Should You Refinance? A Common Mortgage Question for Older Borrowers
We refinance plenty of borrowers in their 50s and 60s. For those looking to refinance and are nearing retirement within the next ten years or so, it may be worthwhile to review your retirement funds and think about paying off your mortgage first.
A preliminary step would be to analyze your financial situation and determine what lifestyle you want in retirement. You may want to stay in your home and pass it on to your heirs, sell it and downsize or keep the house and use it as rental income for retirement. If you plan on moving and selling your home in the near future, refinancing may not be advantageous because you may not have enough time to recoup the costs. Eliminating a mortgage payment before retirement would improve cash flow and be ideal; however, some financial investors argue that if you are paying extra money every month to buy down your mortgage balance, it may be wise to invest that money instead.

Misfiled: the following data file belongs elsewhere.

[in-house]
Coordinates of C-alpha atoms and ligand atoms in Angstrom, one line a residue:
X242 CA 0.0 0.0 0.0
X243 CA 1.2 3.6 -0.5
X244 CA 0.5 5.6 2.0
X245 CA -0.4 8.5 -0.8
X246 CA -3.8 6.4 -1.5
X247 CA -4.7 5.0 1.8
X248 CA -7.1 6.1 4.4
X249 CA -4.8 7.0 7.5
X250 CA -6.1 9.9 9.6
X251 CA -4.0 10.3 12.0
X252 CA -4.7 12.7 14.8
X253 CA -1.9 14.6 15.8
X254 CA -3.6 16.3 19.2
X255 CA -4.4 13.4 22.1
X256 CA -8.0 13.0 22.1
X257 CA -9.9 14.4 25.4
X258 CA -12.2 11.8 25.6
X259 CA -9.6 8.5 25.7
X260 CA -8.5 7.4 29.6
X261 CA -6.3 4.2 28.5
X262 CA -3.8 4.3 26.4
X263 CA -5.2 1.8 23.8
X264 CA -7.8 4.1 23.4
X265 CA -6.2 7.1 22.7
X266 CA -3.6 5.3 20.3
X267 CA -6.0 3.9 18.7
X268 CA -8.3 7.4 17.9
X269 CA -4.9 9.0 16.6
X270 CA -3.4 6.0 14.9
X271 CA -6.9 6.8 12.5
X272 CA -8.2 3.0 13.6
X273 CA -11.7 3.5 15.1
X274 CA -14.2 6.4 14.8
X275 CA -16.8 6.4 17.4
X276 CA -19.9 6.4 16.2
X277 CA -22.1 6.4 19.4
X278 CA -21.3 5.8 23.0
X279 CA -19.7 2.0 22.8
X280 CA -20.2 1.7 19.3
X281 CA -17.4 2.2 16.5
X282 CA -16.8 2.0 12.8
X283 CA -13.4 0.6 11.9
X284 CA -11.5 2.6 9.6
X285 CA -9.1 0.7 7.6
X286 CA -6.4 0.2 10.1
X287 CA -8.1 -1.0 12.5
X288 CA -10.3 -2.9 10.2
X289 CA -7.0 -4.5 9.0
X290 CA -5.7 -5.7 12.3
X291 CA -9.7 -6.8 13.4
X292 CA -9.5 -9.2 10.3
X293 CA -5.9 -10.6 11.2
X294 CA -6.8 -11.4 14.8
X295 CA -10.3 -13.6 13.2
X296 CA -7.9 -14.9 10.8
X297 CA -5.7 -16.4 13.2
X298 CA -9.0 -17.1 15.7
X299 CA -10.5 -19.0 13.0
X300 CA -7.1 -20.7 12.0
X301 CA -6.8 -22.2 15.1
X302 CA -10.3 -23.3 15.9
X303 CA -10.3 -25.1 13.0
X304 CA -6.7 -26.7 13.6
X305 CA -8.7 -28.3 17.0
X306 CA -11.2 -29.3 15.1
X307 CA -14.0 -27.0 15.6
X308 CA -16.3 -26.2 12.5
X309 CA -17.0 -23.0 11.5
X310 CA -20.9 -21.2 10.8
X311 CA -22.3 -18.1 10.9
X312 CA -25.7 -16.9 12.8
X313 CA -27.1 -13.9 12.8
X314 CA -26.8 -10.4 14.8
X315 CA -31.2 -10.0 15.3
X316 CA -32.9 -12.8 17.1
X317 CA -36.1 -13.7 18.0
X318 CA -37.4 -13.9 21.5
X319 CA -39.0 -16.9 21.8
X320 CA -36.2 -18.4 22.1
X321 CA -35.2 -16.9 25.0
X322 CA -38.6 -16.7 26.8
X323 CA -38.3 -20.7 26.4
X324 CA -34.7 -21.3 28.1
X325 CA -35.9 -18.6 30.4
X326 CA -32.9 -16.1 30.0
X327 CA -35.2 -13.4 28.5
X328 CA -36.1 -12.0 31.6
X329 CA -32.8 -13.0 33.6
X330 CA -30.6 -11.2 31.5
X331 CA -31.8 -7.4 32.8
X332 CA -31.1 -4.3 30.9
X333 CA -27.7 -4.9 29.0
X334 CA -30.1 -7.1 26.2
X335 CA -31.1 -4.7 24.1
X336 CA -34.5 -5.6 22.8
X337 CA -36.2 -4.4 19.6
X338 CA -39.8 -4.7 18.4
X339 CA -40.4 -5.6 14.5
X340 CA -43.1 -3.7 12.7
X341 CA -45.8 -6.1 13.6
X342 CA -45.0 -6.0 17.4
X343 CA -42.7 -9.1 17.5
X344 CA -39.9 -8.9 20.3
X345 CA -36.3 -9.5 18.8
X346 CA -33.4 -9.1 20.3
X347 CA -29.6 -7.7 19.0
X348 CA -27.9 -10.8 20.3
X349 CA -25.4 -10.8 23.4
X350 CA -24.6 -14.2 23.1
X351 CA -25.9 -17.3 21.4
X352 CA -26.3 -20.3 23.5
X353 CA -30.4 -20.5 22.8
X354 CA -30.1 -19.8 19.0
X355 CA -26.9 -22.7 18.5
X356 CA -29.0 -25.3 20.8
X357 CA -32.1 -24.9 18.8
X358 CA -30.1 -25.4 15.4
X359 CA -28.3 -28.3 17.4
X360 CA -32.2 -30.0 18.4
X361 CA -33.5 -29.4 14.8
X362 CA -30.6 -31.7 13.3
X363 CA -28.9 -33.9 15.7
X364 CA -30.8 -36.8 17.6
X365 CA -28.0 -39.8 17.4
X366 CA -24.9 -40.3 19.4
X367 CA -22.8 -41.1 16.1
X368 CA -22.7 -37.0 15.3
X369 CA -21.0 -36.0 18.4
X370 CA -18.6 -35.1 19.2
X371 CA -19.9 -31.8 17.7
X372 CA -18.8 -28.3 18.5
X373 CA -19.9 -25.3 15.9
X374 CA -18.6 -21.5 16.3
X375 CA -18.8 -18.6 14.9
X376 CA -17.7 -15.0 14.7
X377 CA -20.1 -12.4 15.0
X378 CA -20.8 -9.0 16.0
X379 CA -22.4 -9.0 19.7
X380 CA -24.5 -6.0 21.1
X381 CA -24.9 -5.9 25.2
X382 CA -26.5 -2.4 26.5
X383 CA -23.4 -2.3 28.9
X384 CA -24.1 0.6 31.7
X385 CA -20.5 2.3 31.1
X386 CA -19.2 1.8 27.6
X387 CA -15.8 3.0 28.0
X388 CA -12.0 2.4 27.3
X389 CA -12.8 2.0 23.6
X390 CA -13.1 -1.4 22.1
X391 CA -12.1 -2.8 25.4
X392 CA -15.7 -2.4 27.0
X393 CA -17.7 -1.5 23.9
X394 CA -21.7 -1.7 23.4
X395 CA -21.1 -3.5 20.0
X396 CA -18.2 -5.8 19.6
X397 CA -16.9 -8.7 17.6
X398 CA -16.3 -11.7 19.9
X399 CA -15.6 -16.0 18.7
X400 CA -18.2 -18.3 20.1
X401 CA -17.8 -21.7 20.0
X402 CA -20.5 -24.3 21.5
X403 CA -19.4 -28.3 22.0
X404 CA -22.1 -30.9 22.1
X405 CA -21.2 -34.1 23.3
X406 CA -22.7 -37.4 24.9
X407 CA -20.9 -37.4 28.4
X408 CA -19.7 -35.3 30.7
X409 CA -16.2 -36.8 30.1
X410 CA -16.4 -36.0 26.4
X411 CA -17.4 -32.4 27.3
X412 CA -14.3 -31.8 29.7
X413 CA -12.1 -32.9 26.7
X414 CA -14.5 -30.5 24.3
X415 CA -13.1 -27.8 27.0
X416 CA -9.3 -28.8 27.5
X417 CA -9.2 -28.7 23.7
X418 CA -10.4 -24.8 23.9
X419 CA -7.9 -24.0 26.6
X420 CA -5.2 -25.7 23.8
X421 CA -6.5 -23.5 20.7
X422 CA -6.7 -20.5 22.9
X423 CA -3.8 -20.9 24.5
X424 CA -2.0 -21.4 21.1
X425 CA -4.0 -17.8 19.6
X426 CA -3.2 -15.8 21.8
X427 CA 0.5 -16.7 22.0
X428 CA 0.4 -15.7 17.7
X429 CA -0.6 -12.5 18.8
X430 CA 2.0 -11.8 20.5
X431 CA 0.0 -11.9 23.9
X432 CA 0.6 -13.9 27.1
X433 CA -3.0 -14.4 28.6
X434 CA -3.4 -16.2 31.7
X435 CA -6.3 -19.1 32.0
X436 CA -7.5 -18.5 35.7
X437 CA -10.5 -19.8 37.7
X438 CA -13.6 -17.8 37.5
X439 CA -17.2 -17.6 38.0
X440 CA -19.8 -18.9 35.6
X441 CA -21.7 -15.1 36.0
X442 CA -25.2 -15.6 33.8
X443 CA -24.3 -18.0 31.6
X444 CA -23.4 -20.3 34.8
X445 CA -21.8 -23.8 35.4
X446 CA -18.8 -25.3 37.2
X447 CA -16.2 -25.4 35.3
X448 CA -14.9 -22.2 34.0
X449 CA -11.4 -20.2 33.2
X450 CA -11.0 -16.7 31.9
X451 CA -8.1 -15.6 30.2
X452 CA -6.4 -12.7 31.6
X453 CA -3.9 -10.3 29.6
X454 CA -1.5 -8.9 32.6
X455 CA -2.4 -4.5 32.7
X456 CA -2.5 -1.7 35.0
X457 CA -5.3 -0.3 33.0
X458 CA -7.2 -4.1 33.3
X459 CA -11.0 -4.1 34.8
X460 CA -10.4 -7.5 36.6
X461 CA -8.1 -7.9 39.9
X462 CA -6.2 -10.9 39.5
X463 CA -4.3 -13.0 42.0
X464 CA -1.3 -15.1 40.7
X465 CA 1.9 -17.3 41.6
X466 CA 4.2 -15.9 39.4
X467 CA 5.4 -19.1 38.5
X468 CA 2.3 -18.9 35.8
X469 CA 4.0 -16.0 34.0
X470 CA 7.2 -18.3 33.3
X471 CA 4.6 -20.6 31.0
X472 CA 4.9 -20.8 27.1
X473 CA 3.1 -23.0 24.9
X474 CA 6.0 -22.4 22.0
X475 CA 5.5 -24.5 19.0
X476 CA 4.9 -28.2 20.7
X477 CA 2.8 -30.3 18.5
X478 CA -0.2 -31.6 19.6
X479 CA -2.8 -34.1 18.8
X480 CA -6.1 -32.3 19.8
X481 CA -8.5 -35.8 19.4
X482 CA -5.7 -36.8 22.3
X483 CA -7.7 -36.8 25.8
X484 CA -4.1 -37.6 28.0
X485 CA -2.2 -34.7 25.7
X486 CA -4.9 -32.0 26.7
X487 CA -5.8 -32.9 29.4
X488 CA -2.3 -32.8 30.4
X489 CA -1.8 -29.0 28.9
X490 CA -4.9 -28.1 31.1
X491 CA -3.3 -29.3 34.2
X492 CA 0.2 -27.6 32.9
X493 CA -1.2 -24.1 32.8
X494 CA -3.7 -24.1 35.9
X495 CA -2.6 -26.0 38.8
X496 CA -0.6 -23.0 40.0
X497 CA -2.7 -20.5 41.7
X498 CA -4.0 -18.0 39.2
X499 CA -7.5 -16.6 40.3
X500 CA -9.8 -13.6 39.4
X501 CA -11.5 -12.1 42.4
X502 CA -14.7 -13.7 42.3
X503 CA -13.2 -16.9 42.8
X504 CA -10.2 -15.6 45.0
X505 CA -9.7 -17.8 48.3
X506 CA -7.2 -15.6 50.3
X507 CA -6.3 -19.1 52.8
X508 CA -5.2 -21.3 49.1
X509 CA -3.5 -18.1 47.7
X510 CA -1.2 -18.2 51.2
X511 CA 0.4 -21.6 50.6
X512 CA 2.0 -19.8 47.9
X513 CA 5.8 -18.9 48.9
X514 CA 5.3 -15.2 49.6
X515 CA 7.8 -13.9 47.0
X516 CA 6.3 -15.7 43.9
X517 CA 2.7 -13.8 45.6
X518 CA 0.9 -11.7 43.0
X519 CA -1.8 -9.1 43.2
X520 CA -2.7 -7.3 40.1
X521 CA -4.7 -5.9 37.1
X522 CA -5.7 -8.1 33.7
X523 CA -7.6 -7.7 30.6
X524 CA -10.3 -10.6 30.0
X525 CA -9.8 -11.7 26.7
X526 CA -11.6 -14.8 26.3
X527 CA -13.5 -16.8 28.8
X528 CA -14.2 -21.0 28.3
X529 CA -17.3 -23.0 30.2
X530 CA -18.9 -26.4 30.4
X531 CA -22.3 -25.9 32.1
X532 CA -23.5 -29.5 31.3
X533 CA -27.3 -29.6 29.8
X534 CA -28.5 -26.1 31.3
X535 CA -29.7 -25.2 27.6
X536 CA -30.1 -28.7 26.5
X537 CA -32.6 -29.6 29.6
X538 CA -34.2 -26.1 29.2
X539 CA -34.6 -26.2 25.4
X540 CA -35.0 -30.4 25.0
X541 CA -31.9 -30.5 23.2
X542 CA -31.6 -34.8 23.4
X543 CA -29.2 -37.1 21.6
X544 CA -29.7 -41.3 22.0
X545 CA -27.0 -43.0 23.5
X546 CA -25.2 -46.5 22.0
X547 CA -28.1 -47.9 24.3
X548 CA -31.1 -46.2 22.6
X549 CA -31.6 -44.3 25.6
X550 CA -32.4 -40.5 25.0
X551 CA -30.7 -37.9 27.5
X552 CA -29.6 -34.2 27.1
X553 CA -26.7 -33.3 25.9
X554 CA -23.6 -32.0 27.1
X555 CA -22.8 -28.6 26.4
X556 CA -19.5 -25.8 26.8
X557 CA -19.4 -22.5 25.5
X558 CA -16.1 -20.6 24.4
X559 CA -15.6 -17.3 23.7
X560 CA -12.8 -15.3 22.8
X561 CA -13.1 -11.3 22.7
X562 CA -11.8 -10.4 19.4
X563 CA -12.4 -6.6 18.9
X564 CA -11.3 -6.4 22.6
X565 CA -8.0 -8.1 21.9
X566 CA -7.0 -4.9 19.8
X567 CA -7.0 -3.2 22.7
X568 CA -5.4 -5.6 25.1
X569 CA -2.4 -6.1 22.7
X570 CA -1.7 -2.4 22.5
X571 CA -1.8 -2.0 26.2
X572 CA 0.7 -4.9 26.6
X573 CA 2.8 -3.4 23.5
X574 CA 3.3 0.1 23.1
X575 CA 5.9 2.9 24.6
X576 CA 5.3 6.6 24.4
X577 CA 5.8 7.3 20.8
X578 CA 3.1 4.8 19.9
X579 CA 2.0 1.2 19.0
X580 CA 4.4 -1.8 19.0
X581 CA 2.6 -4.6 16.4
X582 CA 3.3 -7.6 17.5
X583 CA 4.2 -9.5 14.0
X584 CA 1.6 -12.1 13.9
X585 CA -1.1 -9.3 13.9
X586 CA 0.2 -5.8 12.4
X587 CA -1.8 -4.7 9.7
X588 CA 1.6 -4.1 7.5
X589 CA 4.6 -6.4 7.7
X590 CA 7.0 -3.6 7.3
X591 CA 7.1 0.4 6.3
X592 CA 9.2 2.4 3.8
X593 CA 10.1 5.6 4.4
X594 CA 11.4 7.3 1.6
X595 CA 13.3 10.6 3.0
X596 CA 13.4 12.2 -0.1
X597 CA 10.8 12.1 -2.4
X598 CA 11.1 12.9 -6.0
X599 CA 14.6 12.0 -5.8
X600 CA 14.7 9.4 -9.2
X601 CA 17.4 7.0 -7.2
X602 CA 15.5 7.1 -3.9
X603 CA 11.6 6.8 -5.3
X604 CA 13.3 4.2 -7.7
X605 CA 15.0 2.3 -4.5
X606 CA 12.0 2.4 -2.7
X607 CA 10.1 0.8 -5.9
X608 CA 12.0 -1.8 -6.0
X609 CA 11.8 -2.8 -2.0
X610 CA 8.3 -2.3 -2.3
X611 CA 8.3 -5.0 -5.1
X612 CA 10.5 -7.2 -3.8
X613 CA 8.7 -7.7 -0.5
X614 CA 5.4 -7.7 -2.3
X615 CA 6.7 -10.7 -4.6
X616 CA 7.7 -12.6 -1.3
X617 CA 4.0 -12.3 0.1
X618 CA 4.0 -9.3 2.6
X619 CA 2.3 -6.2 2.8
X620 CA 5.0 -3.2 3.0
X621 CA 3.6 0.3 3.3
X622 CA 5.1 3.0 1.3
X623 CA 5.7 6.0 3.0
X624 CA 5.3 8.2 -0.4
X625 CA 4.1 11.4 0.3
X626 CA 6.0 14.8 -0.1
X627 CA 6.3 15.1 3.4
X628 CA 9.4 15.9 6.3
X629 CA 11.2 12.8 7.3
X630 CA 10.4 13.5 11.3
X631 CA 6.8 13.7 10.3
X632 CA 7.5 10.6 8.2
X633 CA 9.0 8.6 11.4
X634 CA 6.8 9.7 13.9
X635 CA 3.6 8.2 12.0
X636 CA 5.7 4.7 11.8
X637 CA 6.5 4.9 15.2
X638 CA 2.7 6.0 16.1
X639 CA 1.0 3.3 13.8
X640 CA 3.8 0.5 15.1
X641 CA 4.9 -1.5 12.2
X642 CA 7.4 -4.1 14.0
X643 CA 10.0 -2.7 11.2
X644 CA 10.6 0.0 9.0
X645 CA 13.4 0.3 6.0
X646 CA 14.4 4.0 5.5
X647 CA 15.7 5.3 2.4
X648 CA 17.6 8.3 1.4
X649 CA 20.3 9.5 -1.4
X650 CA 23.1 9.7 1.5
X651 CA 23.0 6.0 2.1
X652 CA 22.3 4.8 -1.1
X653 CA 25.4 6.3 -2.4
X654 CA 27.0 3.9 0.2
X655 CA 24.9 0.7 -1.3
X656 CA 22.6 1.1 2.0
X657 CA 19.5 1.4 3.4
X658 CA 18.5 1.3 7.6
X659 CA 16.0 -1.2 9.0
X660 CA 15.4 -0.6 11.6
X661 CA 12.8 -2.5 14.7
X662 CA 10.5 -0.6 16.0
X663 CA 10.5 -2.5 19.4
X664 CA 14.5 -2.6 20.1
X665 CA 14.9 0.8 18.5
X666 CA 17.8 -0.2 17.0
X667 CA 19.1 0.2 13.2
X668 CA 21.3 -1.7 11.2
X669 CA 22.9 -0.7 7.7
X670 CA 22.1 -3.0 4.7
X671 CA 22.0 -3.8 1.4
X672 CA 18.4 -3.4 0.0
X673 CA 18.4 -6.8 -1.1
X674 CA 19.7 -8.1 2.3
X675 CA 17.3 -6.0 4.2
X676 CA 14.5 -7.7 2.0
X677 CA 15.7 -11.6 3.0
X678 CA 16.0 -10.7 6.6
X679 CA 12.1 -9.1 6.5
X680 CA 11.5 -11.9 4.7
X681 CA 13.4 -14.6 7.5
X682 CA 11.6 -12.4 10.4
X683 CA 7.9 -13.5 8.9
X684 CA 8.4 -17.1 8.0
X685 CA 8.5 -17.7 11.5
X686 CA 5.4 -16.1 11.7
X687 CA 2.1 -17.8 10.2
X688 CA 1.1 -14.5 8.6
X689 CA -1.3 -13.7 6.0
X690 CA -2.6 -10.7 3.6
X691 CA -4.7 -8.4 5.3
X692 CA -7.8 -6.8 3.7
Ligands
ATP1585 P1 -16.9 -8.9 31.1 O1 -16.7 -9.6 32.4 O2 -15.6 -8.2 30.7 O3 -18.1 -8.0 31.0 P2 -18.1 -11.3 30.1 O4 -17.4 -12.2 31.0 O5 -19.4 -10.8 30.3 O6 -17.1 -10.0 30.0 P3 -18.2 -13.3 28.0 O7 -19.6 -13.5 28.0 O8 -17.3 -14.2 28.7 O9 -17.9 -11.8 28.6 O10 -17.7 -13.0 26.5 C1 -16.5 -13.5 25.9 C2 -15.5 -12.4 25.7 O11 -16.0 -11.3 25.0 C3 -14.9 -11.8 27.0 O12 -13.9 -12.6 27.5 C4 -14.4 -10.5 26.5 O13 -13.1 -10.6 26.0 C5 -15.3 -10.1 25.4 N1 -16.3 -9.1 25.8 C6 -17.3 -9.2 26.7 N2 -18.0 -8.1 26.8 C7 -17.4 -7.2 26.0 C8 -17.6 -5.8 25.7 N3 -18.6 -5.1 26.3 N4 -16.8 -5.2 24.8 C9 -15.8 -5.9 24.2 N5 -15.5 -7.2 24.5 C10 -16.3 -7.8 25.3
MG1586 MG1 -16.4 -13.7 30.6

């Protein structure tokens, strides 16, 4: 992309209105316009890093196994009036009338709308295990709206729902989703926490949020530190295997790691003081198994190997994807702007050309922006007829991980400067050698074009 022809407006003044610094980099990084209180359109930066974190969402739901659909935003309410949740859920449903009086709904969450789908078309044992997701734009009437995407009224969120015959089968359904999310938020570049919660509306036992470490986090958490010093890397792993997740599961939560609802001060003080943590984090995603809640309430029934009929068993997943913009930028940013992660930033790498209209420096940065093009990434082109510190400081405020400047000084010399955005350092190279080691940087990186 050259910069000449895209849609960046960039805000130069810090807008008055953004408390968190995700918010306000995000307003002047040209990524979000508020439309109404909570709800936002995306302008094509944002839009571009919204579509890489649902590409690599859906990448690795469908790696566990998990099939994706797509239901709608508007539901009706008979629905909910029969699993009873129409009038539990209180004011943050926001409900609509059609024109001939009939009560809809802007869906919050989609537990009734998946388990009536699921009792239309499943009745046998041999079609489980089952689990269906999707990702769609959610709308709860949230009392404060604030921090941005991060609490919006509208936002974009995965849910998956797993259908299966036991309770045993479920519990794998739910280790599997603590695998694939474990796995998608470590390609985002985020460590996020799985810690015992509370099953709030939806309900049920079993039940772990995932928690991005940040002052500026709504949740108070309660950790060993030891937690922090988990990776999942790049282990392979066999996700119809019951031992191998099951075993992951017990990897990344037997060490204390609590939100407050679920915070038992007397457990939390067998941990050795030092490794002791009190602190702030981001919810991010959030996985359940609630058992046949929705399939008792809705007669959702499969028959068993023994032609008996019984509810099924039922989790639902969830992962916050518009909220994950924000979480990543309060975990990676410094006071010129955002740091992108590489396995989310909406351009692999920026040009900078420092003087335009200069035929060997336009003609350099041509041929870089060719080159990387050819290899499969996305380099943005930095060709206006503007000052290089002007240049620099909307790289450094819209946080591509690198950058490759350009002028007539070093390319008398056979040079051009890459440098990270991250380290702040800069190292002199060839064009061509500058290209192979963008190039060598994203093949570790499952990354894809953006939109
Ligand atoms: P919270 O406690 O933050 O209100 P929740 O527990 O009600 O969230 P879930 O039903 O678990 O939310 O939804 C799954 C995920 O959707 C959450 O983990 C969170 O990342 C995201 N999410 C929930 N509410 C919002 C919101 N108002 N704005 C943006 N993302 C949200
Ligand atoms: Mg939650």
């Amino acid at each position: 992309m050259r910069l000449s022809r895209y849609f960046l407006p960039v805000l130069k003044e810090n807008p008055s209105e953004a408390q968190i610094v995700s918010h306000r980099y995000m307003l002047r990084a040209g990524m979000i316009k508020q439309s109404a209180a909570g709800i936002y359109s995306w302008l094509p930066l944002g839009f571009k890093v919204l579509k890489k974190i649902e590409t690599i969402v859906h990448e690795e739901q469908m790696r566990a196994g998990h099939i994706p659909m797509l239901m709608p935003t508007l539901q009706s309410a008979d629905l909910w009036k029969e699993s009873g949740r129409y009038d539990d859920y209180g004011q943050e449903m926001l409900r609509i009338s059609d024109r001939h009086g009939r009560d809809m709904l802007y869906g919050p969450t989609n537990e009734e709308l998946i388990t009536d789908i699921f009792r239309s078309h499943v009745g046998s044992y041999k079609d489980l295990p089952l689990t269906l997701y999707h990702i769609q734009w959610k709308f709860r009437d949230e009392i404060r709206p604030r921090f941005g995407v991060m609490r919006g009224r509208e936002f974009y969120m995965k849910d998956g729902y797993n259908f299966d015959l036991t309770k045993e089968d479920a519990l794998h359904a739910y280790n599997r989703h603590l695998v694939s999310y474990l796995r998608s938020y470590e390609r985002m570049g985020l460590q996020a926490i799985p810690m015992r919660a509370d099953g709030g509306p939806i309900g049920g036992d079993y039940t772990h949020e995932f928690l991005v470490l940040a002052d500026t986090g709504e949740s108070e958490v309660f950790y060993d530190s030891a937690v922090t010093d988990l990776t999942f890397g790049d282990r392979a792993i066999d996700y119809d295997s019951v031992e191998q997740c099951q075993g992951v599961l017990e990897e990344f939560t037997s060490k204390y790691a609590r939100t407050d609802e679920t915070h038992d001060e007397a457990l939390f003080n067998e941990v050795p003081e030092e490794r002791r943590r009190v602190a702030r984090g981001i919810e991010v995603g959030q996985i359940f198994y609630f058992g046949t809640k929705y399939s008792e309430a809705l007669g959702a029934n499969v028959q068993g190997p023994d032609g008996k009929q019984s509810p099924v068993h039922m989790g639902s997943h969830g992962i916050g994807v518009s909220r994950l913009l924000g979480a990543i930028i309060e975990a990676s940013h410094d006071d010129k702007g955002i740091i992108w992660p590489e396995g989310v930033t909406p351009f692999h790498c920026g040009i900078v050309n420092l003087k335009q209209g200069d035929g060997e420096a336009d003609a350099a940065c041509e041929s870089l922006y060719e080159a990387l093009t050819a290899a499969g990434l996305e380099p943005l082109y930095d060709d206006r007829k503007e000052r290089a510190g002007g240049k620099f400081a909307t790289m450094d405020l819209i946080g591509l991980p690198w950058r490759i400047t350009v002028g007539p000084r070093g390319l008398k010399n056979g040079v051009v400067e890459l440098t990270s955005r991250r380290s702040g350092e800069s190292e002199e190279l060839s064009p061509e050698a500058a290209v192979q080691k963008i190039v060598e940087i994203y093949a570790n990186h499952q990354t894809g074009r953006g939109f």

Another item to think about is refinancing into a shorter-term loan. For example, you should research lenders who will offer a 10-year loan or specific terms that match the year you intend to retire and make sure you calculate how much money you would save. If refinancing means it would take more to recover closing costs and transaction fees it may not be worthwhile.
For those with minimal retirement savings, it may not be worth refinancing into a shorter-term loan because the higher monthly payments could further reduce the ability to save. If you are a few years away from paying off your mortgage, the cost of refinancing could deplete savings and you should avoid paying points to reduce your mortgage interest rate. Choosing to refinance is most beneficial when you can significantly reduce your monthly payments and invest those savings to generate future retirement income.